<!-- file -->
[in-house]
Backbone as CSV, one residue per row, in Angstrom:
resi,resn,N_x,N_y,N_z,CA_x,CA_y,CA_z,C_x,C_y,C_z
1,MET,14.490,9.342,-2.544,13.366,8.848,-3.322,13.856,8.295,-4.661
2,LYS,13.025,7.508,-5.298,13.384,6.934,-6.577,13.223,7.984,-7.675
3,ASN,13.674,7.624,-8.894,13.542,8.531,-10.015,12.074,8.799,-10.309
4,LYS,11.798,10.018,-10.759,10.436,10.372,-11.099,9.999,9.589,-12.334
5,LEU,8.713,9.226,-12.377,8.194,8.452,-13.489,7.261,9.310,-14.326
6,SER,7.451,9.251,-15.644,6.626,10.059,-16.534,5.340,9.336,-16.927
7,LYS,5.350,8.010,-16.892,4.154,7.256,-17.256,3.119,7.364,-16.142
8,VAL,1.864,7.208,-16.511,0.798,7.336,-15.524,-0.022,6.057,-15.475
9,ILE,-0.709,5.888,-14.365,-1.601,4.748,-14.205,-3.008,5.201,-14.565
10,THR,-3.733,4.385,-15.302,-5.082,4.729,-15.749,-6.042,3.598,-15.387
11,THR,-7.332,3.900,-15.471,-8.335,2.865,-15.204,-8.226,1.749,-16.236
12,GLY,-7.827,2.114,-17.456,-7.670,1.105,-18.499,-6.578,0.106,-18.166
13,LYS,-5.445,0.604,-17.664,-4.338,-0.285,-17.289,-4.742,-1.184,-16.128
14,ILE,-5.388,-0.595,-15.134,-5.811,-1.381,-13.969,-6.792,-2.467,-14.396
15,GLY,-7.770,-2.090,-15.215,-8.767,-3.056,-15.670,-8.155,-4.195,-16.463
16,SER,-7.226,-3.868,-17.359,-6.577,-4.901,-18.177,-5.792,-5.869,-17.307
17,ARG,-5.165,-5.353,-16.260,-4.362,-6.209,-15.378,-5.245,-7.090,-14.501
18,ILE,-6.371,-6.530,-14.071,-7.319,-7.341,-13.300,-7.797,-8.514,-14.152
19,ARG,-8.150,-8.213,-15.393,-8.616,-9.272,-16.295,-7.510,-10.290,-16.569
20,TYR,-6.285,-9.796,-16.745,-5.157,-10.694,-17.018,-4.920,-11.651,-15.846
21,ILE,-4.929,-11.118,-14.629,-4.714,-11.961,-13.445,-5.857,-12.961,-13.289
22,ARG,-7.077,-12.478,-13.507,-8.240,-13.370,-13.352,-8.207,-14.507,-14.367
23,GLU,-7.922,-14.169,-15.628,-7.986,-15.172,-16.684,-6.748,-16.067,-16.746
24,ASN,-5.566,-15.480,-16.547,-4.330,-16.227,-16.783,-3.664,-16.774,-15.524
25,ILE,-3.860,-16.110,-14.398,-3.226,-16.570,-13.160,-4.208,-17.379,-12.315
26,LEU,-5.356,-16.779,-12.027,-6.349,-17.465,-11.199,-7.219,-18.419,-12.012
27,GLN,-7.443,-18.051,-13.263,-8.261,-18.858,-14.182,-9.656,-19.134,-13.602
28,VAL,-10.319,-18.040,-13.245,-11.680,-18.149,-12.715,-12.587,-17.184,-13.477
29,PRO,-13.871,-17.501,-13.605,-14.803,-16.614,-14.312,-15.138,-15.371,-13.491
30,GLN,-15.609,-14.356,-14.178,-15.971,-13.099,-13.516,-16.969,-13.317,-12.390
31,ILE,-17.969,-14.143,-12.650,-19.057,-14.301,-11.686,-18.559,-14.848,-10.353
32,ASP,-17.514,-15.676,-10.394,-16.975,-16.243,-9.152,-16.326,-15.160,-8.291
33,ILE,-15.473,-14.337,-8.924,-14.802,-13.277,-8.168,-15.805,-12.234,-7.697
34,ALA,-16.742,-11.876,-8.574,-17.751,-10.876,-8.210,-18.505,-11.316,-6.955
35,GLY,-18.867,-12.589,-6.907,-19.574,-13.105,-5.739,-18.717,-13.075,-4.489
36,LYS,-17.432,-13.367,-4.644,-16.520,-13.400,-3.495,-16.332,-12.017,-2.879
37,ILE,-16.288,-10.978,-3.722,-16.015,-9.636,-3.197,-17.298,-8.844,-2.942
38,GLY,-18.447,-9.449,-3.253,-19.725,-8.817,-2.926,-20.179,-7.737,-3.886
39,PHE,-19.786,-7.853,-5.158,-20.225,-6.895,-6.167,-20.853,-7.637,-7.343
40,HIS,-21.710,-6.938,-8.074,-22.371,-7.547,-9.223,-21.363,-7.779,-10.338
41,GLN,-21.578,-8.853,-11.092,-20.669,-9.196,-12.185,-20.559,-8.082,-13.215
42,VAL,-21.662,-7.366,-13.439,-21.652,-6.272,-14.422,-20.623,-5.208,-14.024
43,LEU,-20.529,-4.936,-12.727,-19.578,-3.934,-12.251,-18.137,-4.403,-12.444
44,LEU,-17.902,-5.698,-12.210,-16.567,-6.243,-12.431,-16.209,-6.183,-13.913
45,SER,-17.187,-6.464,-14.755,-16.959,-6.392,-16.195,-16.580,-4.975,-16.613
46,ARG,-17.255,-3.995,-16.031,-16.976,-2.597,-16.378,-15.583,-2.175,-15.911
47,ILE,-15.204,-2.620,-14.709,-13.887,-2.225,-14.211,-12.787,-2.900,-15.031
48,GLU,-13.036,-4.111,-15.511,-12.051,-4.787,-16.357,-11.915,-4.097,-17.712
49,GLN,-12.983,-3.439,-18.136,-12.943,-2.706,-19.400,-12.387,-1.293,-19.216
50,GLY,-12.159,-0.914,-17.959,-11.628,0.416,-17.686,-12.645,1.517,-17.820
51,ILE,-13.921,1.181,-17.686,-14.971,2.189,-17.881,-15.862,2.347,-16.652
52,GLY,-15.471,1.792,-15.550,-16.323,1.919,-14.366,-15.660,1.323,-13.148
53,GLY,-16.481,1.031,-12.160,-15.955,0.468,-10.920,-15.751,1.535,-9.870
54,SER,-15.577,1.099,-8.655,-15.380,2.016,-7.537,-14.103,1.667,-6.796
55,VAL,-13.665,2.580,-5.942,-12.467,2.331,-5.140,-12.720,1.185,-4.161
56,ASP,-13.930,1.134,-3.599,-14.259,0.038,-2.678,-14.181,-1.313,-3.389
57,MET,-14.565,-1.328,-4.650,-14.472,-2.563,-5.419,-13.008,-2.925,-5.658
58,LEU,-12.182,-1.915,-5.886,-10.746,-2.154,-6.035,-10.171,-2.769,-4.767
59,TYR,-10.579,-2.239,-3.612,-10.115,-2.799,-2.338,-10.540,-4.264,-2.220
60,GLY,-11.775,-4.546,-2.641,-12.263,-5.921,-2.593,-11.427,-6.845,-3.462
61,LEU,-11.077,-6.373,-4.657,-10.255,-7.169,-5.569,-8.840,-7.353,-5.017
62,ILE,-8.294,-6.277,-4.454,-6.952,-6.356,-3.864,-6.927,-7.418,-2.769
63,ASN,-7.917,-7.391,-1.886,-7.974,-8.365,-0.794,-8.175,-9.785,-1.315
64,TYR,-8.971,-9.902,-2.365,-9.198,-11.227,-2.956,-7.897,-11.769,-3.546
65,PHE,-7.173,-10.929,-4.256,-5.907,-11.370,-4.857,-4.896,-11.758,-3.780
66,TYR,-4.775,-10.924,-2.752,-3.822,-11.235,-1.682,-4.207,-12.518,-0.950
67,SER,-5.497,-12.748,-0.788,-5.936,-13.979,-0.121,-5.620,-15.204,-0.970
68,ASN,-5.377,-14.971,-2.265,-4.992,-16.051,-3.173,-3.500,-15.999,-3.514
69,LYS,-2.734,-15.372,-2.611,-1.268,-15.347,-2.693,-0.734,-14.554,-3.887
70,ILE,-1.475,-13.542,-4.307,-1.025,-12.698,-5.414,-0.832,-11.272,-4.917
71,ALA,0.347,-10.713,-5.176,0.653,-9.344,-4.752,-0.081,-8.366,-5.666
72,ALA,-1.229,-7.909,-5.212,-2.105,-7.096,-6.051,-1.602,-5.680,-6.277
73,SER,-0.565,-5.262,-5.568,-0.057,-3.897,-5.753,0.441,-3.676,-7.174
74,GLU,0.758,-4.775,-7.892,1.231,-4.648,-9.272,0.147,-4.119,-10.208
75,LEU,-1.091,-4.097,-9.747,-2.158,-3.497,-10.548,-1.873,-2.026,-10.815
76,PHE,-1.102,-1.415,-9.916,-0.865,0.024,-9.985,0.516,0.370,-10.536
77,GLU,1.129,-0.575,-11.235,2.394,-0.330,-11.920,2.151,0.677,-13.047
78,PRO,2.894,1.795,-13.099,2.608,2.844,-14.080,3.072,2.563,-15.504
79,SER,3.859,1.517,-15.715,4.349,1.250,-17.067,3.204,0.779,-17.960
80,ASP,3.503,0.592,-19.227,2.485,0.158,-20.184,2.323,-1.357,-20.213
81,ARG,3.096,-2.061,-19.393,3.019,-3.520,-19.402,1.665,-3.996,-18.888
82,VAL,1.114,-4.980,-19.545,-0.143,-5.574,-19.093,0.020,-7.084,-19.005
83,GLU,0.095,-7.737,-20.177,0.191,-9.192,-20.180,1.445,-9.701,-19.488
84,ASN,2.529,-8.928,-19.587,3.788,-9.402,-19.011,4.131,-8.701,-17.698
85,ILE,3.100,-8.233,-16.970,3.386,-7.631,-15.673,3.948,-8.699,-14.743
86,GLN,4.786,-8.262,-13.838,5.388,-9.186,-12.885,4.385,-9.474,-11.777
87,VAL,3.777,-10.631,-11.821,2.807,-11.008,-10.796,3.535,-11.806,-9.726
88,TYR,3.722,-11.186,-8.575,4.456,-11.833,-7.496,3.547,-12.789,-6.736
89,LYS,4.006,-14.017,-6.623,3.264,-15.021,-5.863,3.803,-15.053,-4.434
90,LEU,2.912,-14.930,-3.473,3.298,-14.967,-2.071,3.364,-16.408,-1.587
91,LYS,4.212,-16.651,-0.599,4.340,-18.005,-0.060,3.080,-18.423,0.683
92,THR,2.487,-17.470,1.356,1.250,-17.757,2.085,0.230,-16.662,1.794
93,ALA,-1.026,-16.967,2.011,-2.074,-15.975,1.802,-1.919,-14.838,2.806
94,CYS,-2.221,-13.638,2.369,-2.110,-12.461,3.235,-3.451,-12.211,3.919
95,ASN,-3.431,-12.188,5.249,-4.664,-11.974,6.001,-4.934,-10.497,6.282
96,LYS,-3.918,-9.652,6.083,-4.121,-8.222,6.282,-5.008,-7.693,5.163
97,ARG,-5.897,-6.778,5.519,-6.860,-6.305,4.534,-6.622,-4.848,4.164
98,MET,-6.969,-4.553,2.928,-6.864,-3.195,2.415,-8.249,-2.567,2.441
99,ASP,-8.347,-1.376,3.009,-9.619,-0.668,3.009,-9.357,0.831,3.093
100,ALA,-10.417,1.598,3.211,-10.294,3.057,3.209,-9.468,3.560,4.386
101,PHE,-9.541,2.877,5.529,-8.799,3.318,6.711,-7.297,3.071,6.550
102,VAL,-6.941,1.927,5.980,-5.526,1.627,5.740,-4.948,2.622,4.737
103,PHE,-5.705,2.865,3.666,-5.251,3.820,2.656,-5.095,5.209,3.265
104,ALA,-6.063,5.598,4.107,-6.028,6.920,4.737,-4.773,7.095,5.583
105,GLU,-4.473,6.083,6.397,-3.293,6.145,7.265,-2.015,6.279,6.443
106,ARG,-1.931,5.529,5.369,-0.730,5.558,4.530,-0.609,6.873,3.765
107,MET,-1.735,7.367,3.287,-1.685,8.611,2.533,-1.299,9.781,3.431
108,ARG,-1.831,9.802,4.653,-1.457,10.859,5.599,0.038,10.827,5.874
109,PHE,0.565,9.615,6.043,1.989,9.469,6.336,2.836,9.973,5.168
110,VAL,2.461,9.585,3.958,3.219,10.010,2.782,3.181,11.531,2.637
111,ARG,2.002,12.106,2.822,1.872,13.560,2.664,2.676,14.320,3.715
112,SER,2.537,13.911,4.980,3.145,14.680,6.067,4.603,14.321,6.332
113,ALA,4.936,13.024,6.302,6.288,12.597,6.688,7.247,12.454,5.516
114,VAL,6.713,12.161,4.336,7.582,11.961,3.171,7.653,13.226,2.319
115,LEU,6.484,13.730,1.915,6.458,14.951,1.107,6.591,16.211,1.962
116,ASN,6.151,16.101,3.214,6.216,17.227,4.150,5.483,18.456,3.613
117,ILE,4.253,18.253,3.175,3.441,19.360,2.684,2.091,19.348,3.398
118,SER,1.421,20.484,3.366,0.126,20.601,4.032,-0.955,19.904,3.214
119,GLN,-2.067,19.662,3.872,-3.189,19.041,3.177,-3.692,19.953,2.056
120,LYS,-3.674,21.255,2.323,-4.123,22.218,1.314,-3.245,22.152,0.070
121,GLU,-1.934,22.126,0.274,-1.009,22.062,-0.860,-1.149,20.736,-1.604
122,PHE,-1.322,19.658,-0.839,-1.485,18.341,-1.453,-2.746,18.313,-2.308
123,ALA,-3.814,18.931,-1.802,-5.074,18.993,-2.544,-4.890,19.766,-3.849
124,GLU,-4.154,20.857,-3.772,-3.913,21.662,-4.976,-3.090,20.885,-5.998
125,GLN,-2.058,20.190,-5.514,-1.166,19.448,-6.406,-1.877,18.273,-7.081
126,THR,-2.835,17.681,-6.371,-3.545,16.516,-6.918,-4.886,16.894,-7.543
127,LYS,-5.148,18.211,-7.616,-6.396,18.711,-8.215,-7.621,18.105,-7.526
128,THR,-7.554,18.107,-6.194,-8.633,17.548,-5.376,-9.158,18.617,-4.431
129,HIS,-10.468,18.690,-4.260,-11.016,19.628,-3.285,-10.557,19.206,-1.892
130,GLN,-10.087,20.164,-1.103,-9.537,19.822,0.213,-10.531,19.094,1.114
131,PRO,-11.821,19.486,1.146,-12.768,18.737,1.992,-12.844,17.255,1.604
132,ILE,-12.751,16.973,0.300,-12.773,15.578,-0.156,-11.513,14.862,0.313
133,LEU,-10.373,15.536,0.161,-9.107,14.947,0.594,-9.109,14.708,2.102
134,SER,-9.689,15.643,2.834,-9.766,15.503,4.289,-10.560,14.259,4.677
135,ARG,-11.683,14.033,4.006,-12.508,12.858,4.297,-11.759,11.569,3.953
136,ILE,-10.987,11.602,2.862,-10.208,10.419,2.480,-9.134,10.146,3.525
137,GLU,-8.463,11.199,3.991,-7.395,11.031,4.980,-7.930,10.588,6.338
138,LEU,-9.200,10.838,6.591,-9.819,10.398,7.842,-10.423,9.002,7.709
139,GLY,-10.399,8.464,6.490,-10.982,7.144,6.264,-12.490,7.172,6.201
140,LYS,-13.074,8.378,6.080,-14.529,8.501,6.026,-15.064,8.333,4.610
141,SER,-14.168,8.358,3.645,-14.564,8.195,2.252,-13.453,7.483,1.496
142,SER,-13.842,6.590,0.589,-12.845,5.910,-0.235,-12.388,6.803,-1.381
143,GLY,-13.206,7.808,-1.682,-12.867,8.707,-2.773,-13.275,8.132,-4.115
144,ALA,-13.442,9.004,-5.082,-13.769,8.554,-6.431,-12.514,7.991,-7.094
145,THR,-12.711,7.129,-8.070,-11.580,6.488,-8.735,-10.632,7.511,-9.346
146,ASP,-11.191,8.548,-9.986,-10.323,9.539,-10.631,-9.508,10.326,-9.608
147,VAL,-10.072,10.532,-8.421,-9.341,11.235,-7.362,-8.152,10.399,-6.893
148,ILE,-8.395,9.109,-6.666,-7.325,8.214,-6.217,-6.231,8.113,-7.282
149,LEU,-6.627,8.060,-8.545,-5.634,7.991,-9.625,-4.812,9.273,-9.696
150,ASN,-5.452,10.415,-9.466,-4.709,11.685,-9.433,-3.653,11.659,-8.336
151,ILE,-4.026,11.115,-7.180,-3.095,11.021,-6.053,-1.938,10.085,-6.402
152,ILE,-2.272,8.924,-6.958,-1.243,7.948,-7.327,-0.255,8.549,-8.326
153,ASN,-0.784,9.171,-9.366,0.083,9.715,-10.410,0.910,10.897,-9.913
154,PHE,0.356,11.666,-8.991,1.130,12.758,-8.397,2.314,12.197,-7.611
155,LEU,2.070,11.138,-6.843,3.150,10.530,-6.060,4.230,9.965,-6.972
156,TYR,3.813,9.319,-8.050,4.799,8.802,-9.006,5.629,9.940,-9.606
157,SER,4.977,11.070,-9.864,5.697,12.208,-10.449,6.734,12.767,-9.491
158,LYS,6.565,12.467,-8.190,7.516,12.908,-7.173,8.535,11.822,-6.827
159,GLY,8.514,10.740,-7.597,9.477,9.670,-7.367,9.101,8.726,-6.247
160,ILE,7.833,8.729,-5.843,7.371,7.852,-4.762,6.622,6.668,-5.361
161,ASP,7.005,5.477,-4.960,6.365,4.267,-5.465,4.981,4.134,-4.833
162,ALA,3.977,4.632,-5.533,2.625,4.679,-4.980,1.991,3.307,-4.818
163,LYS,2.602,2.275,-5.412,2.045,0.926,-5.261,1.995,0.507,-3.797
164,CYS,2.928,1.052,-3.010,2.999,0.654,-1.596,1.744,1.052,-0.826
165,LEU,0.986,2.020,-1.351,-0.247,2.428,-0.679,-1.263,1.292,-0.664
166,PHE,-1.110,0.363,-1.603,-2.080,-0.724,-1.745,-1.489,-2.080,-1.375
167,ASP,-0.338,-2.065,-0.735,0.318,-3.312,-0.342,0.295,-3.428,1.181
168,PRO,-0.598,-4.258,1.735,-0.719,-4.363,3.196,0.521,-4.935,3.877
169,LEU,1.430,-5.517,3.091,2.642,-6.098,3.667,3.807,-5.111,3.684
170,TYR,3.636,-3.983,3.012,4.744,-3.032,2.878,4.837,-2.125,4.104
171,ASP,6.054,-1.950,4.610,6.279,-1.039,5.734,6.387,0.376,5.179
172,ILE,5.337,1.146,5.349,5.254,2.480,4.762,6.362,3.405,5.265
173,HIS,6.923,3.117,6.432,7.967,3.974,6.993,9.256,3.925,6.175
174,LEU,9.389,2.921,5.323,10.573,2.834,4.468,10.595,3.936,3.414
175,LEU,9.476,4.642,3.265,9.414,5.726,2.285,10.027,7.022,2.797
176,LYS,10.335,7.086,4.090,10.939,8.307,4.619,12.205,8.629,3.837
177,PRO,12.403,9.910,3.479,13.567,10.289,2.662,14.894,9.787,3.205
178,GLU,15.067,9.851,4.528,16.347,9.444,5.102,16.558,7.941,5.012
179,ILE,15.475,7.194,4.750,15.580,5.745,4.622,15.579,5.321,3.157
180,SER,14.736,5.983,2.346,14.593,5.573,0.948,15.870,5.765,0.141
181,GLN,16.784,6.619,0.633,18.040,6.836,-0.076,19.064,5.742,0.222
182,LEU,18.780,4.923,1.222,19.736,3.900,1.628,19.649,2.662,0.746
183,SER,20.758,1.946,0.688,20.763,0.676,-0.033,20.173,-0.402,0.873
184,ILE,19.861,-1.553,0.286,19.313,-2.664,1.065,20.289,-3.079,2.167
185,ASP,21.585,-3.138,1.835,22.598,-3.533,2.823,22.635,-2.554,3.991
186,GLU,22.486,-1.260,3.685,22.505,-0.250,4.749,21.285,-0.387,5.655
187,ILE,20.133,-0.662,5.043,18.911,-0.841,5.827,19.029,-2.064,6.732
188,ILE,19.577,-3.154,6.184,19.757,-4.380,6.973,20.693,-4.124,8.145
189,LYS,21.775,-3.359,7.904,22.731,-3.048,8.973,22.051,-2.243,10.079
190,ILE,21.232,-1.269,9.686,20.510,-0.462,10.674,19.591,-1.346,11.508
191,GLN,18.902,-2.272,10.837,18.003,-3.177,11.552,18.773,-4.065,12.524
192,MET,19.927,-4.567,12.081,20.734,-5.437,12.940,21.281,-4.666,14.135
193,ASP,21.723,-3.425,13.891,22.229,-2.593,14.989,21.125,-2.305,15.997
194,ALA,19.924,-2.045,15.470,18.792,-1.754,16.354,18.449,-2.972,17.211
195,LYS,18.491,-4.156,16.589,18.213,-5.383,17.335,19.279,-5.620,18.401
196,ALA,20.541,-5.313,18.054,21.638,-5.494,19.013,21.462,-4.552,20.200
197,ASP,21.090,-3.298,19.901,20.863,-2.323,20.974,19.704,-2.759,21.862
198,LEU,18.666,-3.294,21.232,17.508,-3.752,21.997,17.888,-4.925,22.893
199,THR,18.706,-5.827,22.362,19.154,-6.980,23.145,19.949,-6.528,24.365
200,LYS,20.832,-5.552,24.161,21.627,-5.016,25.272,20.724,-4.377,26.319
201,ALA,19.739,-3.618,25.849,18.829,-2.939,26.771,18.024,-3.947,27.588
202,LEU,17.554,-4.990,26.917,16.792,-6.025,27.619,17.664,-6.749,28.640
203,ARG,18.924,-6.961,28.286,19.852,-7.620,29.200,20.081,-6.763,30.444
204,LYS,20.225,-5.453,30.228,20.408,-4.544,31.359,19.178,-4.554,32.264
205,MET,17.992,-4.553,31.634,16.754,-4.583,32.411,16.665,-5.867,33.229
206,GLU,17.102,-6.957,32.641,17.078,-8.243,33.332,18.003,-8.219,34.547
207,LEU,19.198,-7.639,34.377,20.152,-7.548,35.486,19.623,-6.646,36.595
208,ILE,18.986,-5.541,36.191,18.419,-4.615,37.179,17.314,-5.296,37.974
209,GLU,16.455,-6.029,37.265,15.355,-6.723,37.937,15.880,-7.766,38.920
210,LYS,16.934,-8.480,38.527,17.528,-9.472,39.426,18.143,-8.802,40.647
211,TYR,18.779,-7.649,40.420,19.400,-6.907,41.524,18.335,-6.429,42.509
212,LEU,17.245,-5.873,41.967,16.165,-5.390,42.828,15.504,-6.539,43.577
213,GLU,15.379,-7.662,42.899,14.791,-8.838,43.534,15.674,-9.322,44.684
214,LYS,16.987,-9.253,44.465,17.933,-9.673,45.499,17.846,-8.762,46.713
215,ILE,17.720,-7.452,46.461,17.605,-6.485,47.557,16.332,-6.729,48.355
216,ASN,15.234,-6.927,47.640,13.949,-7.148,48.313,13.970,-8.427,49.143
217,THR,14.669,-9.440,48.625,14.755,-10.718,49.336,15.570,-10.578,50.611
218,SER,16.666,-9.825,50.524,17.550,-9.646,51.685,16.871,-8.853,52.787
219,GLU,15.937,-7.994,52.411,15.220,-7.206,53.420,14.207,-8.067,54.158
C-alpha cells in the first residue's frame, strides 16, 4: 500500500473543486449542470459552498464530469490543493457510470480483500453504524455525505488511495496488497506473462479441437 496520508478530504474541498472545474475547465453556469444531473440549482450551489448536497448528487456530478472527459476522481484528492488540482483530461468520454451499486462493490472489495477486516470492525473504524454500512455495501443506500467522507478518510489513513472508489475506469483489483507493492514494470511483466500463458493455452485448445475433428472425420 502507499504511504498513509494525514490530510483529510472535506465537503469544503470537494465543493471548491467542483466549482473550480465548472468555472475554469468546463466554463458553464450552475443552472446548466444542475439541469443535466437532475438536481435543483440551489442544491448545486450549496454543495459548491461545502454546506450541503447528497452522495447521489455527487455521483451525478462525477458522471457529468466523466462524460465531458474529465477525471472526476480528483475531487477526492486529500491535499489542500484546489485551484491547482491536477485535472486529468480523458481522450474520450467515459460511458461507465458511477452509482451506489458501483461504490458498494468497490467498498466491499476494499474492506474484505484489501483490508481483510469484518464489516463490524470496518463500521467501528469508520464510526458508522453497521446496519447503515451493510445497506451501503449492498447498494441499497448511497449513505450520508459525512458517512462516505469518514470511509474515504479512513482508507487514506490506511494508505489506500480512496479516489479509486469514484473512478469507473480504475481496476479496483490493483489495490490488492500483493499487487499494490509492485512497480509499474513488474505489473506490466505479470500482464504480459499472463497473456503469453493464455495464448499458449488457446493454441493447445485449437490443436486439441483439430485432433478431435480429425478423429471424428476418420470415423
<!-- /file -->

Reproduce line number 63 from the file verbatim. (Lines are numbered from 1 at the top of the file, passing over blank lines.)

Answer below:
60,GLY,-11.775,-4.546,-2.641,-12.263,-5.921,-2.593,-11.427,-6.845,-3.462